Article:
An FMEA helps you to map the Supply Chain risks in a structured manner. For each step, in every underlying process, it is estimated what can go wrong, how big the consequences can be and how sharp your vision is to identify and correct errors in time, when they occur. The combination of these 3 factors gives an indication of the vulnerability and risk exposure of each specific step in your Supply Chain, and of the exposure to internal and external risks, changes and errors.

You can not only apply this technique to assess the internal risks, but you can also apply it in the same way to estimate for example whether the availability and price of the products you distribute strongly depend on the success of the harvest of a base ingredient on another continent. You can also check in this way whether there are certain distribution centers in your logistics chain that carry a higher risk of failure (for example, because they are located in a politically unstable region, or because the company in question is located in an area that was struck by severe thunder storms and flooding several times in recent years).

We use the FMEA method to subject our Supply Chain to a thorough investigation and we do this from multiple perspectives. Firstly, the Supply Chain Network Configuration itself (using the Value Stream Map we described above), but we will also look at Supply Chain Risk from the perspective of its underlying business processes. We will also describe how we can make our Supply Chain Network and its processes less susceptible to intrinsic or external risks. For the sake of completeness, we should mention that there are other dimensions that need to be investigated: the IT dimension for example (investigating and managing risks due to the software systems and the information flows that support the Supply Chain) ... To become more shock-resistant, a Supply Chain must be examined from all these perspectives in order for it to be (pro-actively) improved.

Let us start with the risk analysis for the Supply Chain Network configuration
  • The Value Stream Map from the previous step offers a clear view of the logistics network and shows the flows and interactions between your own locations, your customers, suppliers, logistics partners, etc. It is a first, important step towards developing a more resilient Supply Chain. 

Next, gather a cross-functional team of people from your various Supply Chain and logistics departments and, with their insights, do a brainstorm about the potential risks they see or may even have experienced. This type of exercise usually quickly leads to an initial list of things that can go wrong in the various links of your logistics network: a company fire can break out at an important supplier, or a strike in a port, or at your logistics partner. The structural updating of information about events within your logistics system also provides interesting insights into where exactly which risks exist.

The Process Approach
  • The Supply Chain Council's SCOR model can be a pragmatic (and proven) canvas, the overarching Process Framework, for identifying and assessing the risks of a logistics chain. The SCOR model is based on the 5 sub-domains of Supply Chain management: Plan (planning), Source (Purchase), Make (Producing), Deliver (Storage & Distribution), Return (return flows). For each of these 5 pillars, there are a number of underlying business processes. These processes describe things in detail and are a key input to your risk assessment exercise. You can use your business processes, for example, to determine what the purchasing process looks like, how exactly production is done, how the warehouse is organized and how the distribution to the customers takes place. Step by step, for every process.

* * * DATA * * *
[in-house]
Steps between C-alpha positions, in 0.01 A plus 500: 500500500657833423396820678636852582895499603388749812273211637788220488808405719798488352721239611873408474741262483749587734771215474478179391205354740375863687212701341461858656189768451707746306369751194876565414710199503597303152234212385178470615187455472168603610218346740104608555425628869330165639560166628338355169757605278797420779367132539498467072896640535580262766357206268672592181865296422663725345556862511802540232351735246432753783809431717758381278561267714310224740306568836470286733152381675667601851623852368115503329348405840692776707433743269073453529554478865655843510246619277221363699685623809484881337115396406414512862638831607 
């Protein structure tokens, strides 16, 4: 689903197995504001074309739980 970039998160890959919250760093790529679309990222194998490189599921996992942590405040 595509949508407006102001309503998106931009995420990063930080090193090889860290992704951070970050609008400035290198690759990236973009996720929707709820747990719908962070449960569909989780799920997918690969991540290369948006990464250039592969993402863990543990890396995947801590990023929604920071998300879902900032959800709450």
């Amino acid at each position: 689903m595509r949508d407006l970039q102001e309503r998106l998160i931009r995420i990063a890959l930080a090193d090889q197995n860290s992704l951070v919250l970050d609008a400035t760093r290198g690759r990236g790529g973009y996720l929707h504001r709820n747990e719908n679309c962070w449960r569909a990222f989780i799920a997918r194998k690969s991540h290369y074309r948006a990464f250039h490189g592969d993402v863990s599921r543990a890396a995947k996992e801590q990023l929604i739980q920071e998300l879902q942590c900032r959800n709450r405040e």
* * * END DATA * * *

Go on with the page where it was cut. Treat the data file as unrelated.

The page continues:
• Each step, of each process is then subjected to a risk analysis, again using the FMEA method we described earlier. This time, we consider every process step. WHAT can go wrong, are the CONSEQUENCES minimal or major and to what extent are you able to NOTICE and correct errors in time. The same method, because again, the combination of these 3 factors gives you a fairly accurate estimate of the vulnerability of a given process and its potential impact on your Supply Chain and your broader business.

You can apply this technique not only to map the internal and external risks, but by assigning scores on to the 3 indicators (What can go wrong, how big are the consequences, and can you spot the error in time), you can also effectively prioritize your risks.

After you have identified and prioritized the risks, you must define control measures and mitigation approaches. These can be working methods, exception reports, fall-back scenarios or playbooks that can enable you to deal with each of the risks to a greater or lesser degree. Define solutions and a proactive approach to address your prioritized list of risks, and as such, complete your risk mitigation plan. Take the time to develop playbooks that address those risks, for example, by determining allocation prioritization rules in the event of unforeseen supply issues, or by mapping out all possible alternative, 2nd line suppliers (in case the flow from a main preferred supplier would become unavailable due to a calamity). You might also address this from a capacity perspective, for example by deliberately building buffers such as strategic stock levels. Alternatively, you might structurally over-dimension critical production capacity or you might develop the ability to support certain critical operations flows from multiple production or distribution centers, etc etc… As you can see, a risk mitigation strategy can be a multitude of practical measures, or more strategic decisions, policies and playbooks.